Turtle Rock made a few smart design choices with its customization and looting that keep it from bogging things down. For one, the beginning of a level (while you're still in the safe room) is the only time you can really buy stuff and micromanage your kit. And since everyone's doing it at the same time, you organically get a few-minutes-long buy phase before everyone is comfortable leaving the room. Once you're out in the world, you can swap attachments with ones you find on the ground, but you can't dive into an Apex Legends-style inventory screen and decide you want this scope on your other gun.

Back 4 Blood is more about making quick decisions and moving on, both because its simple loot makes it easy and because the AI director will send a fresh wave of infected your way if you dilly-dally for too long.

Back 4 Blood's special infected (called Mutations here) are a big reason the shooting is so consistently fun. There are a lot of them—Turtle Rock has essentially taken the infected archetypes from Left 4 Dead and expanded on them in every direction.

For example, there's basically a Boomer that spits horde-attracting acid and blows up in your face, but there are also two or three other variants with different weak points that may explode into fire instead or, as seen in the gif above, throw you 40 feet backwards into an early grave. And within these variants, the director may serve a Corruption Card (a random world modifier) at the start of the level that makes them more aggressive or gives them thick armor around weak points. My favorite new monster is the Sleeper, a zombie that asks, "What if Left 4 Dead's Hunters hid inside fleshy wall sacs until you walked near them and then pounced on you?"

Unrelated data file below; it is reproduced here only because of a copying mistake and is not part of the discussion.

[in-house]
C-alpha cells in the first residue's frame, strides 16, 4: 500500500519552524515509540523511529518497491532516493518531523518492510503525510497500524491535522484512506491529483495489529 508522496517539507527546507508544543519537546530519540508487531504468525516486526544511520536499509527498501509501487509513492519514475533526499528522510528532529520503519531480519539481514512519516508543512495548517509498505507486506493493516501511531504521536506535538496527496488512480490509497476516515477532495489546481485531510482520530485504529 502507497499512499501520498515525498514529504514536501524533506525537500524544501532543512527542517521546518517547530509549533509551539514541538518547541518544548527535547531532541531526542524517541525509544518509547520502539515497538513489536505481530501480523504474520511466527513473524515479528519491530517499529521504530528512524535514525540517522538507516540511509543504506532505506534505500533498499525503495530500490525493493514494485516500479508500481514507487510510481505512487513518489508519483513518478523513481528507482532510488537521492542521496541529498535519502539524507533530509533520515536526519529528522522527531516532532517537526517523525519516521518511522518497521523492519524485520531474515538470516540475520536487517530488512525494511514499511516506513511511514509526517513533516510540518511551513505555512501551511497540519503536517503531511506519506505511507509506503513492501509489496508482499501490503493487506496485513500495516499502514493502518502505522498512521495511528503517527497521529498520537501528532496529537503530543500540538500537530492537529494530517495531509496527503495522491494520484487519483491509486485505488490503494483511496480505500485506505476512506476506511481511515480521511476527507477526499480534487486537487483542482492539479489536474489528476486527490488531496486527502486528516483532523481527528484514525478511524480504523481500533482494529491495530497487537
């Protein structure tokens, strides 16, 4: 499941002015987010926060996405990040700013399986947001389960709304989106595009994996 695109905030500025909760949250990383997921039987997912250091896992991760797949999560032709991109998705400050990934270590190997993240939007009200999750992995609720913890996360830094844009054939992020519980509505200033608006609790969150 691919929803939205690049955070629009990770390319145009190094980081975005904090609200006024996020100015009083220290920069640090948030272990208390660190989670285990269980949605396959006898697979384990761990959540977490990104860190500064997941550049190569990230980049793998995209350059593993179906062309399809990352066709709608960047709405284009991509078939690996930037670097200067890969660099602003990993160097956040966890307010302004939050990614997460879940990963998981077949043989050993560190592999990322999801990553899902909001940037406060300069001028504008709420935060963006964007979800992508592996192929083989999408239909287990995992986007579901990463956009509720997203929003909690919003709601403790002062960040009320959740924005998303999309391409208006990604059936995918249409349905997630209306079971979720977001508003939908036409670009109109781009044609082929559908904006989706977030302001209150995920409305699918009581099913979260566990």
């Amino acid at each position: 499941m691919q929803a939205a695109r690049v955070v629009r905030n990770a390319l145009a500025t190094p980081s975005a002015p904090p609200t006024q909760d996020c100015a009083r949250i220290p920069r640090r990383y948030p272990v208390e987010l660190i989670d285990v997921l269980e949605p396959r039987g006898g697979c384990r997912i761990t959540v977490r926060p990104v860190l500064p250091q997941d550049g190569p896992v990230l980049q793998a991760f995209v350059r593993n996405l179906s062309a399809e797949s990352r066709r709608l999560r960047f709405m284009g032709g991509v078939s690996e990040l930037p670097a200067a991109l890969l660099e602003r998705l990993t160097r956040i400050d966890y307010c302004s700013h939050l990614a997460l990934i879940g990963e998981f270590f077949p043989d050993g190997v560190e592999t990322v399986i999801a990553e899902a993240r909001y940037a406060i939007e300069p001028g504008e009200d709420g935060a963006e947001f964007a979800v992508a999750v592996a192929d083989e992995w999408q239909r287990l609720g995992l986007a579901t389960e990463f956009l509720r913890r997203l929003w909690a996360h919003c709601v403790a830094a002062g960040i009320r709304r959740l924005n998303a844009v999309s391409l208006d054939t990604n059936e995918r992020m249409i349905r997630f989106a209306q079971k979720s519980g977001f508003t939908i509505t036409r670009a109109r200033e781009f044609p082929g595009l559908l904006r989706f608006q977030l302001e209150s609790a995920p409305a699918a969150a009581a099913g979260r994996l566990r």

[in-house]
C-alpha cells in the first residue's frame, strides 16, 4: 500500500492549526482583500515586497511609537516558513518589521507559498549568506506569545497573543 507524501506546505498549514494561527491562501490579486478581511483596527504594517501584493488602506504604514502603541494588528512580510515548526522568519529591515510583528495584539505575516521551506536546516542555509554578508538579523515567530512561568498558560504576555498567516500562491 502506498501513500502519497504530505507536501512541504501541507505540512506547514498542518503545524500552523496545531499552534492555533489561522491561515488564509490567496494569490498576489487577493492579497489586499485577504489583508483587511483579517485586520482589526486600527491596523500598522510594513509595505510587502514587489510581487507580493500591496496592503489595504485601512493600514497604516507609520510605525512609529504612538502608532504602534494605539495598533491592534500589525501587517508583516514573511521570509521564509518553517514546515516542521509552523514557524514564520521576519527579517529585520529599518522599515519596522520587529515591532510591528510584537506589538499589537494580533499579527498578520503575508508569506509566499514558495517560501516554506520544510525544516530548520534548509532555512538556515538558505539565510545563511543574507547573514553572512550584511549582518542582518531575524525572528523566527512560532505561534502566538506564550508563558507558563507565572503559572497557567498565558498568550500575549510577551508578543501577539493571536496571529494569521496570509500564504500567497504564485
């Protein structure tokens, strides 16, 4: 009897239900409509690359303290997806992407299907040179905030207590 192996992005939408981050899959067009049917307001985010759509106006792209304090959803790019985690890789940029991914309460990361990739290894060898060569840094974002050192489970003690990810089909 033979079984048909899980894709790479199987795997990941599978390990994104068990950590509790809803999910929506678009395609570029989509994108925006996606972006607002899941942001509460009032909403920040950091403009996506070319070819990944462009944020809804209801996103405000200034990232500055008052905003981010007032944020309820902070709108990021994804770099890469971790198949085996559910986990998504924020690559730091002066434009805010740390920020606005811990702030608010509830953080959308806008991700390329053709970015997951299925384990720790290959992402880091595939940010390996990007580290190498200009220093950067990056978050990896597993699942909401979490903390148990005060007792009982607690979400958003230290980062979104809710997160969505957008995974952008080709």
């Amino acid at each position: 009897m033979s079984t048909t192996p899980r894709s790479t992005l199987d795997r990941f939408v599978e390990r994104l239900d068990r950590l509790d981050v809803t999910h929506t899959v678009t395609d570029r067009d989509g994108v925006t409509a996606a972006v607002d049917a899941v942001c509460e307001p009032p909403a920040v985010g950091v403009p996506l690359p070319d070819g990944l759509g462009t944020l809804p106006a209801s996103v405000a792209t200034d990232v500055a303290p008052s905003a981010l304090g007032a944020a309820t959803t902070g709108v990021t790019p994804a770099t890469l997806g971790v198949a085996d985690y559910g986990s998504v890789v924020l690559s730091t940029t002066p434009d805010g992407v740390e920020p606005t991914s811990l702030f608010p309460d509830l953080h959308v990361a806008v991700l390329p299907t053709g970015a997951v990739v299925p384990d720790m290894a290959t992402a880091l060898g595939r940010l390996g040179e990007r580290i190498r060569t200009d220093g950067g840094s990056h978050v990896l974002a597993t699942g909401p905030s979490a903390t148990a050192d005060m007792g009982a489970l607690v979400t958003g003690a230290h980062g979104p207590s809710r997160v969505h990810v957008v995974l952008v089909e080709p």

Those nasty Sleepers were giving our group a lot of trouble the first time we encountered them, but on a subsequent run, my friend was playing Karlee, one of Back 4 Blood's eight "Cleaners" to choose from. Cleaners have a unique personal ability and one team bonus that benefits everyone. Karlee's signature is her ability to see special infected through walls, a technique that came in clutch when we were navigating a pitch-black house with Sleepers around every corner.

back 4 blood card

New cards and cosmetics are unlocked with supply points earned just for playing. (Image credit: Turtle Rock Studios)

Cleaners are another aspect of Back 4 Blood I didn't expect to like so much. Like the L4D survivors before them, a lot of personality comes through in the situational banter. Every cleaner has a few different ways to say "why the hell did you shoot me" and the person they're talking to has several versions of "chill, it was an accident." But unlike L4D, I'm not only choosing a character based on whose hands I'd like to see for the next 30 minutes. So far I've been maining Doc, a support character who can heal each teammate for free once a mission and starts with my favorite pistol, but I'm seriously thinking of switching to Holly, a bat enthusiast who earns stamina back for every melee kill, essentially making her a never-ending weed wacker of zombie heads.